“I want a clear answer on why they’re rushing ahead,” he noted in an October 8, 2015 Huffington Post article. “What is the need from the NEB’s perspective to get ahead on this?”
Murphy noted further sessions will be held with Canadian residents this November and December in cities from Alberta to northwestern Ontario. It will be interesting to see how Trudeau reacts to this process as it makes it’s way across Canada and whether he would be in favor of this pipeline or not.
On a larger scale, what platform will Trudeau put forward at the 2015 United Nations Climate Change Conference to be held in Paris from November 30 to December 11. The UN’s goal is to form a “legally binding and universal agreement on climate” change from all world nations to reduce greenhouse gas (GHG) emissions that would limit a “global temperature increase to 2 degrees Celsius above pre-industrial levels.” At the 2012 Doha Conference held in Doha, Quatar, the Kyoto Protocol was extended by eight years to 2020. Worldwide carbon dioxide emissions were limited to only 15 percent due to “the lack of participation of Canada, Japan, Russia, the US, Ukraine, Belarus and New Zealand. China, Brazil and India are not even a part of the Kyoto Protocol.
Shortly thereafter, Harper became the first nation to withdraw from the Kyoto Protocol. Rather than form an agreement with other nations, he adopted a “GHG reduction target of 17 percent below 2005 levels by 2020. According to well known environmentalist, Dr. David Suzuki, “The current government has, unfortunately, moved Canada backwards on climate change. It announced that it would not even try to meet its Kyoto targets, and it reduced funding for Canada’s climate change plan and cut most of Canada’s climate change programs, including successful programs like the Wind Power Production Incentive, which subsidizes the installation of wind power, and Energuide for Houses, which gives incentives for Canadians to make their homes more energy efficient.”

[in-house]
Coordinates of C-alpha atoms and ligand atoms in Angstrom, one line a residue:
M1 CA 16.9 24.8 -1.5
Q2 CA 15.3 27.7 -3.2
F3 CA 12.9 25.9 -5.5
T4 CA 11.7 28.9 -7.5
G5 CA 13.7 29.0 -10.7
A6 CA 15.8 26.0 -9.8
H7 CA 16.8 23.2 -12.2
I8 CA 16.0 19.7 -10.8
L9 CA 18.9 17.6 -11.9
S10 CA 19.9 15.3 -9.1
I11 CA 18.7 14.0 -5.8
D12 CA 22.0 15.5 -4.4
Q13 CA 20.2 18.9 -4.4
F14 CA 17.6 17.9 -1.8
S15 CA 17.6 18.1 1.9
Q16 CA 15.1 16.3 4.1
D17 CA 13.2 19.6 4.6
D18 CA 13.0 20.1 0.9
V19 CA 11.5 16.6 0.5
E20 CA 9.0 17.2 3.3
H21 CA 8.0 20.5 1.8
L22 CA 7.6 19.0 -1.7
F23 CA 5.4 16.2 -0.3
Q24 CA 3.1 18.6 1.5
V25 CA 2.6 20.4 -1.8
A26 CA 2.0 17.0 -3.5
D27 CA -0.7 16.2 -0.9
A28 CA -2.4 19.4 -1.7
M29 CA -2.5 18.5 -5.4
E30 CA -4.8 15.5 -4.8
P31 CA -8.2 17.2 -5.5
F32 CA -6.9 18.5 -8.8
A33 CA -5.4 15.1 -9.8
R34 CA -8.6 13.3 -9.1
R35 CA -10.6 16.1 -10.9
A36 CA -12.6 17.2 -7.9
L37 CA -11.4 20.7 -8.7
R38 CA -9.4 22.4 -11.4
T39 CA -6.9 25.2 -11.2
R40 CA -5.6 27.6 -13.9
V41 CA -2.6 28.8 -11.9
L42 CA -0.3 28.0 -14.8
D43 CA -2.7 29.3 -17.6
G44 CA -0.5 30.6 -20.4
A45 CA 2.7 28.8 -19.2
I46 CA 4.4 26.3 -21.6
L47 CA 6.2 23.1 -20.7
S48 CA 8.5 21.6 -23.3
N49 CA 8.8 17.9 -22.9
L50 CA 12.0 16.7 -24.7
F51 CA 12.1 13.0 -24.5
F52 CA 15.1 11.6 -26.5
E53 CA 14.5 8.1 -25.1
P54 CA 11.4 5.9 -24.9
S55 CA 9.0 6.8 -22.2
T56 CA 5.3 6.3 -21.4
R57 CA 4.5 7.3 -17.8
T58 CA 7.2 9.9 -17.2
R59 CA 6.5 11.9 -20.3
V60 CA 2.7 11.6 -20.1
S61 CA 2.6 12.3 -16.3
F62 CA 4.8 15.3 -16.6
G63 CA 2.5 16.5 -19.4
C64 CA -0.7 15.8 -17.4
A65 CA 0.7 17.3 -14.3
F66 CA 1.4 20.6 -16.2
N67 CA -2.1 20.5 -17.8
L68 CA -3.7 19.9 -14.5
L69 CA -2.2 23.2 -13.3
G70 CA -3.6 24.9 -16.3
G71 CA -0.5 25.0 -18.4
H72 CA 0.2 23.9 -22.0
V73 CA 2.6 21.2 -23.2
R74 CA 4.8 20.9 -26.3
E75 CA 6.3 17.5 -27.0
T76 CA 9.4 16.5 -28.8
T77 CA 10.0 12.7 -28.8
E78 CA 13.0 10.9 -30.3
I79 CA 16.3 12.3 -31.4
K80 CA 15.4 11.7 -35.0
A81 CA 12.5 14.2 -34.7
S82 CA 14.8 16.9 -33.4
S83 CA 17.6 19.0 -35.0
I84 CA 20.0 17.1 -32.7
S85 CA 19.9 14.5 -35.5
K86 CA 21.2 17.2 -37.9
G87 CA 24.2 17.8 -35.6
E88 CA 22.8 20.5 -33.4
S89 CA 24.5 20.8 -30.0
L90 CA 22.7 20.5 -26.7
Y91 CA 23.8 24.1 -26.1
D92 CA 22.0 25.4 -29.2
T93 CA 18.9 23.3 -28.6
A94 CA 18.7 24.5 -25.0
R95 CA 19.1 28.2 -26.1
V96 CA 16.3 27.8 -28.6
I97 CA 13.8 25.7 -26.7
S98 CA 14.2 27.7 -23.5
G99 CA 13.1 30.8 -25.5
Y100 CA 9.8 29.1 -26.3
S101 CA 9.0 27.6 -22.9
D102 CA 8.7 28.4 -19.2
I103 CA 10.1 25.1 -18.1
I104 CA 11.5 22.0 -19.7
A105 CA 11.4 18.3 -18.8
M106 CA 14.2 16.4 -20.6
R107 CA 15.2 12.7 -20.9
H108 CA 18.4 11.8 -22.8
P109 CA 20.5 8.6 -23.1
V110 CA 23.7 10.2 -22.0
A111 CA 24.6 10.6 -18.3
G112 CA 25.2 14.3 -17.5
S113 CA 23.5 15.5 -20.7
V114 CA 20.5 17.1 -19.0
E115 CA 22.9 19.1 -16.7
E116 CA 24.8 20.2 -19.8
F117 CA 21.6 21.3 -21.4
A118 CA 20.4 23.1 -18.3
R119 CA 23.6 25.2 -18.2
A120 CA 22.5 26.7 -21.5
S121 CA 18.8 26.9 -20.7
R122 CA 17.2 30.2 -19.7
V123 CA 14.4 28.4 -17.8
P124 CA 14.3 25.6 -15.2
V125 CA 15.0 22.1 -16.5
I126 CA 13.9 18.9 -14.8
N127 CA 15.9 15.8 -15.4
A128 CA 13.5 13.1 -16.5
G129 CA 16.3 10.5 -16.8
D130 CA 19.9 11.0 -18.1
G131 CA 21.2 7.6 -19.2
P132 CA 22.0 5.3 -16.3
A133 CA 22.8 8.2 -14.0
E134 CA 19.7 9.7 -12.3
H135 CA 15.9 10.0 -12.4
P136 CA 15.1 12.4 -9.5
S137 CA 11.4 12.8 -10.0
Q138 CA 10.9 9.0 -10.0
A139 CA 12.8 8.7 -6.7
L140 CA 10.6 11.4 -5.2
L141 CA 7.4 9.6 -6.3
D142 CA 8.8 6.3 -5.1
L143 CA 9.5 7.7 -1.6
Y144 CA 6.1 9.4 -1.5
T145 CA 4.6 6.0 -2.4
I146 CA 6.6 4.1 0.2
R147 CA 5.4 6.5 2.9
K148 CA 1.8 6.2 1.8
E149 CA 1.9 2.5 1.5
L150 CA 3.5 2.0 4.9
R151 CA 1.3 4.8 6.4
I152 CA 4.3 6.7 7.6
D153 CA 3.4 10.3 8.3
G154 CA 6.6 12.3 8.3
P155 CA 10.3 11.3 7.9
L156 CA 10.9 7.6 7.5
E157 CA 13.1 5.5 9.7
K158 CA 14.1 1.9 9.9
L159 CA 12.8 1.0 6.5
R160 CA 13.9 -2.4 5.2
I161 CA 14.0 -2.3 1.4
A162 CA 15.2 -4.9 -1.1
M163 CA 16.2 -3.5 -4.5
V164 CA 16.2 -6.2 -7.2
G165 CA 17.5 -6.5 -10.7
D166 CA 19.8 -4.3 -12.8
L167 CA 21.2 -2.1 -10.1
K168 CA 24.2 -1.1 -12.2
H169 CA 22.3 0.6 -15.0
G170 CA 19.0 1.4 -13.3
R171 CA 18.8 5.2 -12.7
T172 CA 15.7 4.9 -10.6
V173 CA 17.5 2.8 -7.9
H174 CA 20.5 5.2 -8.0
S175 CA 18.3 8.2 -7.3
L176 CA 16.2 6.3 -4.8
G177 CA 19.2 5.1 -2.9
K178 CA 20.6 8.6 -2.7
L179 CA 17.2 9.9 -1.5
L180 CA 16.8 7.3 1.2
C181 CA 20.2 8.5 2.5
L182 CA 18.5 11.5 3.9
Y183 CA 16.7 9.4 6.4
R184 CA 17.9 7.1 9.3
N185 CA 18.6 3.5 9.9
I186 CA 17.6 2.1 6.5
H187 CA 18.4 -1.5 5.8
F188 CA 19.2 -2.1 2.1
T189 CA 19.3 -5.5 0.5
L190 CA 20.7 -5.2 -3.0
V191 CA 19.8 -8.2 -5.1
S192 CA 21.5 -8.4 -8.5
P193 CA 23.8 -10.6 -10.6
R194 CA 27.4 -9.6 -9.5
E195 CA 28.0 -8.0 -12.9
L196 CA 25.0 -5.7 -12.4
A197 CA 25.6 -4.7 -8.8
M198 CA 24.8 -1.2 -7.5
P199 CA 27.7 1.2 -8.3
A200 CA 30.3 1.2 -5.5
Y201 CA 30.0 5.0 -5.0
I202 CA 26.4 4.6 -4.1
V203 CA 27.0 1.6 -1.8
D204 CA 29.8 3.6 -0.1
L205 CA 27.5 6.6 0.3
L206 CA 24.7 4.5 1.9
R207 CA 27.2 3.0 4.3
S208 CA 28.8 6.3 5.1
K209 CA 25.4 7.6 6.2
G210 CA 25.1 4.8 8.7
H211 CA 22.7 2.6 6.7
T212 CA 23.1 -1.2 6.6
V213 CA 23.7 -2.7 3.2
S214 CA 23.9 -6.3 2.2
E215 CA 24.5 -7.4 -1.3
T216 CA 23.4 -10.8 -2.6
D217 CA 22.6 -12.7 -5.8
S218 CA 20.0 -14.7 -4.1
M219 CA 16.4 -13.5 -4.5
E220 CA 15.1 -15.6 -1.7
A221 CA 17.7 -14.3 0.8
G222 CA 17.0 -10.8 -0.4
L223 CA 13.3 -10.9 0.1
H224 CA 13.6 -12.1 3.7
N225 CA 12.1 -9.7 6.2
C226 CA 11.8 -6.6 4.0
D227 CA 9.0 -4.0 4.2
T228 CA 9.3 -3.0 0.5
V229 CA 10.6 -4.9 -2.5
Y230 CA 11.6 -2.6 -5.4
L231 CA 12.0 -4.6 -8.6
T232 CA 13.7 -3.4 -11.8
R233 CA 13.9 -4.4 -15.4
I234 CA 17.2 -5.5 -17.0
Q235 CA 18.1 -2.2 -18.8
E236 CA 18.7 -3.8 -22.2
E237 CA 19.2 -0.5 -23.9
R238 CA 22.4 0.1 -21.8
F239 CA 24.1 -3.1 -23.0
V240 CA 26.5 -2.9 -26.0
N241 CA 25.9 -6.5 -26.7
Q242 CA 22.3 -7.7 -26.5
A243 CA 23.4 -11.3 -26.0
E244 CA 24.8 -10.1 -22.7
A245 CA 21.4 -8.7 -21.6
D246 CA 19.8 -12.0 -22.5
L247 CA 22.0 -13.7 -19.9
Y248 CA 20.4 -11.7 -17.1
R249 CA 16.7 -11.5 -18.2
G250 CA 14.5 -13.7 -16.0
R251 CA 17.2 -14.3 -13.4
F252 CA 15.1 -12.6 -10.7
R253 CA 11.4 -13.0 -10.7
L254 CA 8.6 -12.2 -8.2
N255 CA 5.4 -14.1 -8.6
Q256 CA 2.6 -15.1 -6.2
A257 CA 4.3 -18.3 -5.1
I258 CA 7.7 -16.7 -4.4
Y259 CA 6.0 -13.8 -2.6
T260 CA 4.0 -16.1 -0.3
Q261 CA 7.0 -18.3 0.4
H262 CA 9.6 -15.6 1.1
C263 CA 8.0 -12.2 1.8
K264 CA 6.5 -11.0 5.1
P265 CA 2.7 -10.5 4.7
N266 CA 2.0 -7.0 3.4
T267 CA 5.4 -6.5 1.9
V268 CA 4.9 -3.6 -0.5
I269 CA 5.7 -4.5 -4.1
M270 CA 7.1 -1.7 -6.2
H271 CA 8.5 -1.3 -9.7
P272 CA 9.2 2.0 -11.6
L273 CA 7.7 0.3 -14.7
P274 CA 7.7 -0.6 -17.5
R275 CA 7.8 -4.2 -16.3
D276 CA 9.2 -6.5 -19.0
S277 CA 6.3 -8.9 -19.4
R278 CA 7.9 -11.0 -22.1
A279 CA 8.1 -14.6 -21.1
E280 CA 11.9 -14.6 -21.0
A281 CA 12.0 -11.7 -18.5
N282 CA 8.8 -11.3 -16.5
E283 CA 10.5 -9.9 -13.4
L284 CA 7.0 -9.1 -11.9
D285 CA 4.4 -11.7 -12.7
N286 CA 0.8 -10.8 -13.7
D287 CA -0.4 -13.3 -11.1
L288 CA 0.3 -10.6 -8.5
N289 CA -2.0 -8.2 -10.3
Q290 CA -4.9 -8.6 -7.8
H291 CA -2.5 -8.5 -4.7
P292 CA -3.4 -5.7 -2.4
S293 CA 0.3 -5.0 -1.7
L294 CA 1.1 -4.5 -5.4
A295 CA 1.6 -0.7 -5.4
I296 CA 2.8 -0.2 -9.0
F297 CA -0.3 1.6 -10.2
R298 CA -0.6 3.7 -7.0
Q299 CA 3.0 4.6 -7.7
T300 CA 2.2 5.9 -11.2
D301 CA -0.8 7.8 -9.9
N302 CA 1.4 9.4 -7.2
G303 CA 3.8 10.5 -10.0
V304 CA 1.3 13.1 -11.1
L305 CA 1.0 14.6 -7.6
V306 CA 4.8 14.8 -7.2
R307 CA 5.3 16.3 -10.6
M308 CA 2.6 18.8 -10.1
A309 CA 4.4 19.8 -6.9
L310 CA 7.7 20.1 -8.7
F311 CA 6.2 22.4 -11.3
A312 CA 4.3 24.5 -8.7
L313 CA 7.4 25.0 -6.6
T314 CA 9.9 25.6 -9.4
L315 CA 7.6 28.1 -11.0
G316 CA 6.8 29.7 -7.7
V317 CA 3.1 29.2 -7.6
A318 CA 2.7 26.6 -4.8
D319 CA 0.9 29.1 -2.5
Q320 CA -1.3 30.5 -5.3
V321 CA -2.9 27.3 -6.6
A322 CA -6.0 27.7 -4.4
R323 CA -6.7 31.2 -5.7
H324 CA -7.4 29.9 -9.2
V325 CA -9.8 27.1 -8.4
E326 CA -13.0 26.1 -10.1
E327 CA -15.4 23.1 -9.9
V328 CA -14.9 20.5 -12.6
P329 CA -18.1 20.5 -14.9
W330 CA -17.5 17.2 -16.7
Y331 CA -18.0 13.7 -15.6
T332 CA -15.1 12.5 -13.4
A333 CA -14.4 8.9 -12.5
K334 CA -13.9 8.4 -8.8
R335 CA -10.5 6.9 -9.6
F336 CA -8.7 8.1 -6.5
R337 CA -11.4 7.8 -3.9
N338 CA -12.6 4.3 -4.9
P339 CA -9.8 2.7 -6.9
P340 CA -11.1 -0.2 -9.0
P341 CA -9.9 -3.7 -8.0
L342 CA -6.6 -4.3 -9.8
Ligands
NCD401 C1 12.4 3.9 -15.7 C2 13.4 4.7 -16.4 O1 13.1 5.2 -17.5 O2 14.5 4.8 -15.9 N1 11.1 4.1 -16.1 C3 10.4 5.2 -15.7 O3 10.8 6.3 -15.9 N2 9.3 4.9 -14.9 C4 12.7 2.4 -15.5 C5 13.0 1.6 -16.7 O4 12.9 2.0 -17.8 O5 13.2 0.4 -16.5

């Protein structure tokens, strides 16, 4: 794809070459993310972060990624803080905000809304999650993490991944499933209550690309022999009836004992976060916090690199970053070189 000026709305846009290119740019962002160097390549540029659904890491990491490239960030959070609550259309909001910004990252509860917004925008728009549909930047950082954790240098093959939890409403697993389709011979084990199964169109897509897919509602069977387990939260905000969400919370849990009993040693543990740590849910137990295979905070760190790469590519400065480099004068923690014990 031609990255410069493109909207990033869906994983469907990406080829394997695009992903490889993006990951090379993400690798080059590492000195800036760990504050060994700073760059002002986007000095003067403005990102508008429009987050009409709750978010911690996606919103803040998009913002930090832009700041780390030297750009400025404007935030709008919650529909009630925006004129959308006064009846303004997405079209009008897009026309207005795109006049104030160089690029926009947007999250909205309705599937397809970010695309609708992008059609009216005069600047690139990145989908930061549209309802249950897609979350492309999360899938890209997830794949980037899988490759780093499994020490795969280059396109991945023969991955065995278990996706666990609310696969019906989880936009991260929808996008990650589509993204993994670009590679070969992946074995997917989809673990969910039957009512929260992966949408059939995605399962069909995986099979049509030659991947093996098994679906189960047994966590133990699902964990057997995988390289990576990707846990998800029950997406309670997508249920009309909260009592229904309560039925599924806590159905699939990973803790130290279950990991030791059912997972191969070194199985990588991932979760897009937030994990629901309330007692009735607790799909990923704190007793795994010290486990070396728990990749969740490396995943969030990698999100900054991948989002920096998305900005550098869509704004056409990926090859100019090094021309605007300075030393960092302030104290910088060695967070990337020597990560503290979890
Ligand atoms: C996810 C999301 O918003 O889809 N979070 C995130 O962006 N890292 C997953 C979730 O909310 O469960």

In May 2015, Harper announced that carbon emissions would be reduced by 30 percent by 2015 and many wondered how he could ever achieve that goal given the many current and future pipeline projects. Then in June, the G7 nations attended a summit in Garmisch-Partenkirchen, Germany where members agreed to reduce carbon emissions to zero by 2100. However, it was reported that Harper worked behind the scenes to “water down” the agreement.
Canadians can only wait to see if Trudeau brings back these initiatives, creates new ones and/or gets back on board with other nations attempting to save the environment for future generations. According to a report compiled by four global think-tanks: Adelphi, International Alert, Wilson Center and the European Union Institute for Security Studies, the need to address climate change has now become a security issue. The report concluded that continued degradation of the environment could lead to “social upheaval and even violent conflict.” Now it remains to be seen if Trudeau ensures that Harper’s record of reckless disregard for Canada’s environment in favor of massive money making ventures becomes a thing of the past.